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Palestinians, Israelis Form Neighborhood Watches


The Israeli-Palestinian conflict has dominated the spotlight at this year's United Nations General Assembly as Palestinians make a push for full U.N. membership. Tomorrow, the U.N. Security Council will hold a special session to study the Palestinian bid. A decision isn't expected for weeks, even months. The Palestinian push for statehood recognition has raised tensions in the occupied West Bank. Neither Palestinians nor Israeli settlers appear content with the security provided by their own governments and neighborhood watch groups have been formed by both sides. Settler groups are aided by the Israeli army; Palestinians are forming teams to monitor and protect their communities. Sheera Frenkel spent time with both groups.

SHEERA FRENKEL: The alert about a settler attack came in a telephone call.

UNIDENTIFIED MAN: (foreign language spoken) They want to go over (unintelligible). I have one more number and (unintelligible)...

FRENKEL: This call came just as a group of Palestinian activists was heading out for lunch. They had spent the morning waiting in a nearby village for exactly this type of alert.


FRENKEL: It was the first day on the job for the newly formed Palestinian Neighborhood Watch Group, a ragtag collection of local and international activists who have come together to protect Palestinian targets from attacks by Jewish settlers.


FRENKEL: On this day, a small group of young men from the settlement of Yitzhar attacked the home of one family in the adjacent Palestinian village of al-Sira. The neighborhood watch group reached the village just as settlers were fleeing and as Israeli soldiers arrived on the scene. Wasem Hawaja says he came to Al Sira to document settlers' actions with his camera.

WASEM HAWAJA: 'Cause I want to help. 'Cause you all see the settlers were doing here around the West Bank. This is the job of the group. It's to document those have been here.

FRENKEL: As he speaks, Israeli soldiers fire off rounds of tear gas and stun grenades to disperse the group of Palestinian men that has gathered on the edge of the village. Hawaja points out that there are no Palestinian police in sight. The only assistance that people are receiving is from a handful of ambulance workers.

HAWAJA: The government can't support the people in the village with camera and ambulance. They can't protect them. So we just got to protect the people.

FRENKEL: Hawaja says that the Palestinian security apparatus doesn't have the jurisdiction to intervene when it comes to Israel settlers. The best the Palestinian neighborhood watch can do, he says, is gather evidence and appeal to international bodies. Down the road the Jewish settlement of Itamar is holding a demonstration. Nestled between the sprawling Palestinian city of Nablus and Palestinian villages, Itamar has been a frequent target of attacks by armed Palestinian extremists. In March of this year, five members of the Fogel family were stabbed to death in their homes as they slept.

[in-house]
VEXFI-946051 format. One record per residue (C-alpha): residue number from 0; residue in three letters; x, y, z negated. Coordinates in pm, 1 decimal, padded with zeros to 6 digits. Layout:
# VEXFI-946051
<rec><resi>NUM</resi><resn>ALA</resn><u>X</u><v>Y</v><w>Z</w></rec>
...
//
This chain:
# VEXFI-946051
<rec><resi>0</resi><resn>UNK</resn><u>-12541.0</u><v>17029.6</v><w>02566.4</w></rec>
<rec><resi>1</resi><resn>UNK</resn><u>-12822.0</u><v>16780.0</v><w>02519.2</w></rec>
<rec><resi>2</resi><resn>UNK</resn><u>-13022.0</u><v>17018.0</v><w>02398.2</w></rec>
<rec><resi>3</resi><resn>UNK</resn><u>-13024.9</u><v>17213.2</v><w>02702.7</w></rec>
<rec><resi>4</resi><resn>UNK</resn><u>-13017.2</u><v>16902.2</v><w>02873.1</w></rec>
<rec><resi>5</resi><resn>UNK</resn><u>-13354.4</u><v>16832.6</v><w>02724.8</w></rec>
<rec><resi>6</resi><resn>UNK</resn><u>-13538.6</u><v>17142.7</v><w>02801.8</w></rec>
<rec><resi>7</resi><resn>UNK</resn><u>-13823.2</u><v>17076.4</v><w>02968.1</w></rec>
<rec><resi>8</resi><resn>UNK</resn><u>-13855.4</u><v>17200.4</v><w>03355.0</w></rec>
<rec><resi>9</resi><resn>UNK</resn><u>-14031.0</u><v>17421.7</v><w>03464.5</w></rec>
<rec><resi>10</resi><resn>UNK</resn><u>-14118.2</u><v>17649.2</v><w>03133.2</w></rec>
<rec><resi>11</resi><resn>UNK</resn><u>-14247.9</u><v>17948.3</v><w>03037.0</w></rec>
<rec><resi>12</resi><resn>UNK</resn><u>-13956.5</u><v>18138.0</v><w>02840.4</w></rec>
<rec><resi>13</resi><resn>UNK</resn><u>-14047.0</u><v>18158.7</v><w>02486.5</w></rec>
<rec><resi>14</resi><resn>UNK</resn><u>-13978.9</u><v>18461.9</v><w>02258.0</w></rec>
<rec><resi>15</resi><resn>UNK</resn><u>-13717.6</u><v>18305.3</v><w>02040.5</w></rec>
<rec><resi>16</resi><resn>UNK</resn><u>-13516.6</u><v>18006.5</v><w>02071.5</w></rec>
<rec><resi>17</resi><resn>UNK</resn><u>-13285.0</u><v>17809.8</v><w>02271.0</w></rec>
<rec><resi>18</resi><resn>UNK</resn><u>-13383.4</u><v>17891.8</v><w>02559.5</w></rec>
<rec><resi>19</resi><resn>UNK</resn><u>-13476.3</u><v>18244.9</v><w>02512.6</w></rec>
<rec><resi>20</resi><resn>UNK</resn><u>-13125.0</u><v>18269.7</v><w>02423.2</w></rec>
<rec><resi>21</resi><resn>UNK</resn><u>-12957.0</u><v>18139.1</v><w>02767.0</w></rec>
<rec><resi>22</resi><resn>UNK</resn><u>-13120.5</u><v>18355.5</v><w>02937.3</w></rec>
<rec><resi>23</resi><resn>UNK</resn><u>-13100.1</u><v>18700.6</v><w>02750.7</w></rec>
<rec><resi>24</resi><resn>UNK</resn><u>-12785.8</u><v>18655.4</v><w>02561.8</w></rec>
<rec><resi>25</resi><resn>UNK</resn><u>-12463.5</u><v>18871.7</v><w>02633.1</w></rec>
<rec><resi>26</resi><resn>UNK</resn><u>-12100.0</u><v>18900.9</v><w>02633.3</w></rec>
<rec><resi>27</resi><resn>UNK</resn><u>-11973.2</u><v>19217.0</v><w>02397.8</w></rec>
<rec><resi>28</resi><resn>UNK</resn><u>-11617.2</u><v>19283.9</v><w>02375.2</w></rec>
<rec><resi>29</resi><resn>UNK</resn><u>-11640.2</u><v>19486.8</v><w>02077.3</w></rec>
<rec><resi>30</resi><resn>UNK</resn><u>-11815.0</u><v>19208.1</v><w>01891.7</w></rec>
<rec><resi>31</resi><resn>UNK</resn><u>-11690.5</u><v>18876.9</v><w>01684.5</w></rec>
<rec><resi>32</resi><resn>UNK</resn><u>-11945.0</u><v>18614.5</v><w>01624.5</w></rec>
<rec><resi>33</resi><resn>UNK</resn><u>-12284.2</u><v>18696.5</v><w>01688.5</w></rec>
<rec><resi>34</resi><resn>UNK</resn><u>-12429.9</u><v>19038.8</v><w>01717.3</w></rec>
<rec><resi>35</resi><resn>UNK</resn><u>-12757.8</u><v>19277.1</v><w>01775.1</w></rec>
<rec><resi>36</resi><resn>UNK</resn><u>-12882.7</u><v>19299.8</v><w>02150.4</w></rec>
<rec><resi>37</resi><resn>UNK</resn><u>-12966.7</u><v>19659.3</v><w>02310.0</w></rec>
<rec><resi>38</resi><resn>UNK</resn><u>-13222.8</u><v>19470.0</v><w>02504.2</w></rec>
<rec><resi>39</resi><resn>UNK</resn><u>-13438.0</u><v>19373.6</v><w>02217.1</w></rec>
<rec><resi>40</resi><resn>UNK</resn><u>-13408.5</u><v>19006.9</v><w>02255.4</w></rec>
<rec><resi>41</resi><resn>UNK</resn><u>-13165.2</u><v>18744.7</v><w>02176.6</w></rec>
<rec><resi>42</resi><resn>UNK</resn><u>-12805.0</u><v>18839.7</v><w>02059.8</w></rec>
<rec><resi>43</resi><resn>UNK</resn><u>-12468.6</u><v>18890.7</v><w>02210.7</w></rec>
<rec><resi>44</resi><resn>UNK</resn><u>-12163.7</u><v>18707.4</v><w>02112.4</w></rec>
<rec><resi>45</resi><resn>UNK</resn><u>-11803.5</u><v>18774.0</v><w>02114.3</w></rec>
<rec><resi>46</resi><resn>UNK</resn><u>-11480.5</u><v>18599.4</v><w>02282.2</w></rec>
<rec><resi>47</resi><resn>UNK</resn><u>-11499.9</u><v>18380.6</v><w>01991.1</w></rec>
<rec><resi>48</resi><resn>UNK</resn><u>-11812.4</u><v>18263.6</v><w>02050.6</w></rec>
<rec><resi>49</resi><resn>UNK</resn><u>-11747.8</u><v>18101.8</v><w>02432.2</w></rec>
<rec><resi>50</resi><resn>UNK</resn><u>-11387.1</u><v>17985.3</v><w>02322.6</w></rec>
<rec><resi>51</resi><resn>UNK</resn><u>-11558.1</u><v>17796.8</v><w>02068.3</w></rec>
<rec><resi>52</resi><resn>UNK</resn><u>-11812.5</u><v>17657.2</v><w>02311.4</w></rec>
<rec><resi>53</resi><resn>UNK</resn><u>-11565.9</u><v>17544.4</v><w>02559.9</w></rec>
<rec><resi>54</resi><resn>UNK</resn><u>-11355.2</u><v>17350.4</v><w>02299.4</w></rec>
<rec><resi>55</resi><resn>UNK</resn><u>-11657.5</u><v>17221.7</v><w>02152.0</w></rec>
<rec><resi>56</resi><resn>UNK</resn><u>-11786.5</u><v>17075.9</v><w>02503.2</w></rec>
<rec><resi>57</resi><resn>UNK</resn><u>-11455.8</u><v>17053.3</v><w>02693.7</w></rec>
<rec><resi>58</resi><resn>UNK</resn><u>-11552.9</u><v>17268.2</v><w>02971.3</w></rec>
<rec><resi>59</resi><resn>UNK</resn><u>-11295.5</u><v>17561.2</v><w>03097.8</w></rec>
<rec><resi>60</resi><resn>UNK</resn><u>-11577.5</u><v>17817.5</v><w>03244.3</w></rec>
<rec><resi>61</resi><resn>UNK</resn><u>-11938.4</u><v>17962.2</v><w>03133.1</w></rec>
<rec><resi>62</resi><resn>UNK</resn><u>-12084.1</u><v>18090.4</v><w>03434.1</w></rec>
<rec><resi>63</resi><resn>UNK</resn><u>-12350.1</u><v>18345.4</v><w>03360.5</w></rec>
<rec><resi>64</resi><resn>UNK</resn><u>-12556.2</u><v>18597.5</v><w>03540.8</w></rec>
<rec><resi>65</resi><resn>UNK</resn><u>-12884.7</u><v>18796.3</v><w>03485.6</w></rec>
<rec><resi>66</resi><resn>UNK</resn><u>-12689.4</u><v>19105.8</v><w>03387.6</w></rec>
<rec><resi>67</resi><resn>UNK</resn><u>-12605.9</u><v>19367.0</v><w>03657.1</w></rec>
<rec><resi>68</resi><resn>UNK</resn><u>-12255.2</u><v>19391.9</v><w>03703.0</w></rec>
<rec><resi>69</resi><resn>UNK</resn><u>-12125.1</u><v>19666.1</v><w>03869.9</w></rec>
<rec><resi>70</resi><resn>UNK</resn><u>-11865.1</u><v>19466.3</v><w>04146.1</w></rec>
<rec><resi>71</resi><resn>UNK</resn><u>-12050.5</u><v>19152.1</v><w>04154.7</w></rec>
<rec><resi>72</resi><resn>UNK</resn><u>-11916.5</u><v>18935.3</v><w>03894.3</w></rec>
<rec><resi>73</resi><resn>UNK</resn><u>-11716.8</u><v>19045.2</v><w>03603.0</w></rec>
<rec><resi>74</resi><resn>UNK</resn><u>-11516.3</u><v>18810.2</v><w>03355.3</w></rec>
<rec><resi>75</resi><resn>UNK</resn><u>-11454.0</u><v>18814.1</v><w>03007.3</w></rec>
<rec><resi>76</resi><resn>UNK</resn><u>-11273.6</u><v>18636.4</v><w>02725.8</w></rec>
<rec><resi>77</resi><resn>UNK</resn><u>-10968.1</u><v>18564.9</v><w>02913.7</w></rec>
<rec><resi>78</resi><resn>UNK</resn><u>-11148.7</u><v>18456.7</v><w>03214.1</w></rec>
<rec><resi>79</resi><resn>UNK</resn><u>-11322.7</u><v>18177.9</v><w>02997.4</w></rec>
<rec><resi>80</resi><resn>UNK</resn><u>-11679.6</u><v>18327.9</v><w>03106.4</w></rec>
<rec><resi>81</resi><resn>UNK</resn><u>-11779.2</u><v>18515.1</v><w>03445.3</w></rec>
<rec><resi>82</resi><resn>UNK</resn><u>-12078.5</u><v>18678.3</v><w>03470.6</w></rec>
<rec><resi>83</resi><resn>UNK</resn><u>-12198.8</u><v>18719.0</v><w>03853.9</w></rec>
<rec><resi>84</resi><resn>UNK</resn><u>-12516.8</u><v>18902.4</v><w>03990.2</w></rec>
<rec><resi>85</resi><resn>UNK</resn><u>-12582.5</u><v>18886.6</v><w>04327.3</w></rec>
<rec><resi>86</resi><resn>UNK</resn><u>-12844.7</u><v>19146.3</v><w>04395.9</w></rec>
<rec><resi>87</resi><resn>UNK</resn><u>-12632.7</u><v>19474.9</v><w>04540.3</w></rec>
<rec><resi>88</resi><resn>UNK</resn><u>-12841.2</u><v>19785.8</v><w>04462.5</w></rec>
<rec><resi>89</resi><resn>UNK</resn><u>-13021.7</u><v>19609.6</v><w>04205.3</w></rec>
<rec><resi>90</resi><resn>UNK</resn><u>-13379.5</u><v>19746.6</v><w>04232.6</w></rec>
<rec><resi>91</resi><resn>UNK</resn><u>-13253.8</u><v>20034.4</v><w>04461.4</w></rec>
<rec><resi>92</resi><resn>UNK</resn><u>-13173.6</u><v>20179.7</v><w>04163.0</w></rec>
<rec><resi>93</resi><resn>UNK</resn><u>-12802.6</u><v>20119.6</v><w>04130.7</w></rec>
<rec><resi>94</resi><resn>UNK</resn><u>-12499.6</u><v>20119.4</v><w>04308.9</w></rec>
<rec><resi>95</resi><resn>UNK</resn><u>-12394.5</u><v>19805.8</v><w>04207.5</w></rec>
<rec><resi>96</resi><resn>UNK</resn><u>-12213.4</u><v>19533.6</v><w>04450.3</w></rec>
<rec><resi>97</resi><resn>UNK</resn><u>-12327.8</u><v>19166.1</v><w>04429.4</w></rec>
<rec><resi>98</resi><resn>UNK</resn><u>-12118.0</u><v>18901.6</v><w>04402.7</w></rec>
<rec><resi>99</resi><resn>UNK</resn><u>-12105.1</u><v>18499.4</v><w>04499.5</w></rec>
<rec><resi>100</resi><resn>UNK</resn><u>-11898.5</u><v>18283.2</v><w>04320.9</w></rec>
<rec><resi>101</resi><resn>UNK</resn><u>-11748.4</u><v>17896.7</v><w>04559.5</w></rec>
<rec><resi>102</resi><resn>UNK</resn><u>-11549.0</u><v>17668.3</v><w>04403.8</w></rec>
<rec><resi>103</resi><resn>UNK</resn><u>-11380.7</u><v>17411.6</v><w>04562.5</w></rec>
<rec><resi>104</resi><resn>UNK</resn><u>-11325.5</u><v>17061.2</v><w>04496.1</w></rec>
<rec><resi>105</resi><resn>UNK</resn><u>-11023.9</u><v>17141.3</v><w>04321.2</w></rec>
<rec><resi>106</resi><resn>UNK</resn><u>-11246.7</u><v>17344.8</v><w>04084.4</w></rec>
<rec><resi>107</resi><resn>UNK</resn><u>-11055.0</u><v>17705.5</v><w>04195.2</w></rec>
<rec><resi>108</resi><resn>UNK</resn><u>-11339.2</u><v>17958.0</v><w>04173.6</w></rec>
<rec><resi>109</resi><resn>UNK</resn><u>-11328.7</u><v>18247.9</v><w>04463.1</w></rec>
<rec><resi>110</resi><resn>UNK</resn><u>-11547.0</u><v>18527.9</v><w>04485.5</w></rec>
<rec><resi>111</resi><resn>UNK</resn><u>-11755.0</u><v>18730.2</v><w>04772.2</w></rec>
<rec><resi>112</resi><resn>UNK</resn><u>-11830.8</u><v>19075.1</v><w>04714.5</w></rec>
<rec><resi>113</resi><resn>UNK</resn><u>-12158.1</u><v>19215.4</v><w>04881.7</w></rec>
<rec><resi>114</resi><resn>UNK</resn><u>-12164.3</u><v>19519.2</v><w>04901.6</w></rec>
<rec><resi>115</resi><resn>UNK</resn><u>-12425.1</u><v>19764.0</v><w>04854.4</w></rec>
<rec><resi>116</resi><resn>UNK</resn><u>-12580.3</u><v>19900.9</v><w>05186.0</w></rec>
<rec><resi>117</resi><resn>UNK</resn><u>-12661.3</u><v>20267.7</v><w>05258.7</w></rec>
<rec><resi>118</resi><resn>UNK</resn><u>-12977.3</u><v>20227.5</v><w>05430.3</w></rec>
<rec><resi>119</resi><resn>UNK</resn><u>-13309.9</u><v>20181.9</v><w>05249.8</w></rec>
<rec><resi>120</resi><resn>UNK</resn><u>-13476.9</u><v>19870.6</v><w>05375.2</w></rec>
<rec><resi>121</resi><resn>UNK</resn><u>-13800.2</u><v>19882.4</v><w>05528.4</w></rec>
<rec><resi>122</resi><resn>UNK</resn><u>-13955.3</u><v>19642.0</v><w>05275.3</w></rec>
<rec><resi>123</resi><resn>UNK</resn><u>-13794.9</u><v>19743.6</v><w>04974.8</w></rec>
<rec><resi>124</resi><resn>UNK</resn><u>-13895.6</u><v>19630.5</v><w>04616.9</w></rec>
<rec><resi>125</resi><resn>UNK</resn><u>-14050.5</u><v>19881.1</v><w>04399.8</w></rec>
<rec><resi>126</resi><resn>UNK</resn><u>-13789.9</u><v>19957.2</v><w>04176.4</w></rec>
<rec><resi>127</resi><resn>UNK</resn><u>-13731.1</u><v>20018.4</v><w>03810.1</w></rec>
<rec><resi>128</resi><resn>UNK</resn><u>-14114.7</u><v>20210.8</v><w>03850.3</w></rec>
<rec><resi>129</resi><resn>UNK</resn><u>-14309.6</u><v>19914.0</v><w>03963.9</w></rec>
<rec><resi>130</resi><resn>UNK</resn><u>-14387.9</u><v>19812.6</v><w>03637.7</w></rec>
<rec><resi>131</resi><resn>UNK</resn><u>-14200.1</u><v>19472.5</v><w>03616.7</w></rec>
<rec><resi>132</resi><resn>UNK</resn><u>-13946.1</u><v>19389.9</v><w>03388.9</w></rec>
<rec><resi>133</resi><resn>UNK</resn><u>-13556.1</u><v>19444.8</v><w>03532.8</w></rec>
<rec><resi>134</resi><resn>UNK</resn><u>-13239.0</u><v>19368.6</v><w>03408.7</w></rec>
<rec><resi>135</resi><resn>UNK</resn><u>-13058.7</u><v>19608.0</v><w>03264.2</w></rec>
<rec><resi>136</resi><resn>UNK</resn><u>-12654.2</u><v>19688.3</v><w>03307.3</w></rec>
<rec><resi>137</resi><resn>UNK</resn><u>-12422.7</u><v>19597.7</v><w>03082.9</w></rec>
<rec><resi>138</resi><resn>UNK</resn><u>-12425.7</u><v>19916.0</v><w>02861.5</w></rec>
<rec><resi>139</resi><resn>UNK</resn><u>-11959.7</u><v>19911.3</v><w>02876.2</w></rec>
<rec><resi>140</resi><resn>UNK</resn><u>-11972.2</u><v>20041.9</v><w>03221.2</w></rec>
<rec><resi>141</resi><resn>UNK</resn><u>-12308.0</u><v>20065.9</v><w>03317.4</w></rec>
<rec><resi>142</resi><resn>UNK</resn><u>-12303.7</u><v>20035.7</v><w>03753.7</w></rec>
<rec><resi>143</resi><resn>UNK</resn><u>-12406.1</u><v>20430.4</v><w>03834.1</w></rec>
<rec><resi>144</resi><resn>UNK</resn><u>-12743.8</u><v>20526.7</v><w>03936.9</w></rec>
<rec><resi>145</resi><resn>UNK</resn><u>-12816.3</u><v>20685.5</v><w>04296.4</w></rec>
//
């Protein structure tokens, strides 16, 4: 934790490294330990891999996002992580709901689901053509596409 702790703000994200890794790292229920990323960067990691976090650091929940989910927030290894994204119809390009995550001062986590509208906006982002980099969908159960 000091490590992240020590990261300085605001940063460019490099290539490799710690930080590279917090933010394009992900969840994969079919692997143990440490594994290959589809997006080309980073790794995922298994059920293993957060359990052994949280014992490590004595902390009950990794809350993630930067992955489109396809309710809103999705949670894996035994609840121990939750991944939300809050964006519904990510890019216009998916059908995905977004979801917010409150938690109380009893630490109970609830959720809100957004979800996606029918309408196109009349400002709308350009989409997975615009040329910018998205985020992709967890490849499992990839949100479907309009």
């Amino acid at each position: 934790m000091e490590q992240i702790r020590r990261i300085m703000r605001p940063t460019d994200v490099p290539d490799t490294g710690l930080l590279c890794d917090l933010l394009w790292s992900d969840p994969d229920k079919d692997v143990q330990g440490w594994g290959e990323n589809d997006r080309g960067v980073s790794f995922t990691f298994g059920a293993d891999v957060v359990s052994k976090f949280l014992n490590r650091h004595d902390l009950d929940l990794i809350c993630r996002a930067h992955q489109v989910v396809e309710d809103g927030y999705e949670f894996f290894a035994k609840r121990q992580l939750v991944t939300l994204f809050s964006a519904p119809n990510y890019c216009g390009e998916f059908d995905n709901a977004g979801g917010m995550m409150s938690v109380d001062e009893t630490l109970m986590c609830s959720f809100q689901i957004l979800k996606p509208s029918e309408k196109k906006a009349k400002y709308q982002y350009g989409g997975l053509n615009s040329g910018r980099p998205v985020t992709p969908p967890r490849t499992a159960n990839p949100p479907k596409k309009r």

FRENKEL: This week, a march to reclaim the neighborhood started from the Fogel family house and wound its way down the road. Rachel Melchi came with her husband and two children.

RACHEL MELCHI: (Through Translator) The march is to show Palestinians that we are against their statehood bid. People like that, people who are murders, killers, shouldn't have a state.

FRENKEL: Her husband, David, stands next to her with a rifle slung over his shoulder. He is part of a group of settlers who are tasked with guarding the settlement in coordination with the Israeli military. The group is put together by Israeli settler leaders but receives training and weapons from the army. Settler spokesman Itamar Ben Gvir says the group is a necessary line of defense against Palestinian attacks.

ITAMAR BEN GVIR: (Through Translator) The Arabs tried to take every chance to attack us so we are forced to defend ourselves.

FRENKEL: He says that a shoot-to-kill order has been given in many of the settlements if they see Palestinians approaching the area.

BEN GVIR: (Through Translator) The best defense is a good offense. By patrolling their neighborhoods, keeping an eye out and forming our own neighborhood communities, we keep control of the areas that are rightfully ours.

FRENKEL: This weekend, both the Israeli and Palestinian watch groups was on high alert. It's a likely time for violence, they say, and they must be prepared. For NPR News, I'm Sheera Frenkel.


CORNISH: You're listening to NPR News. Transcript provided by NPR, Copyright NPR.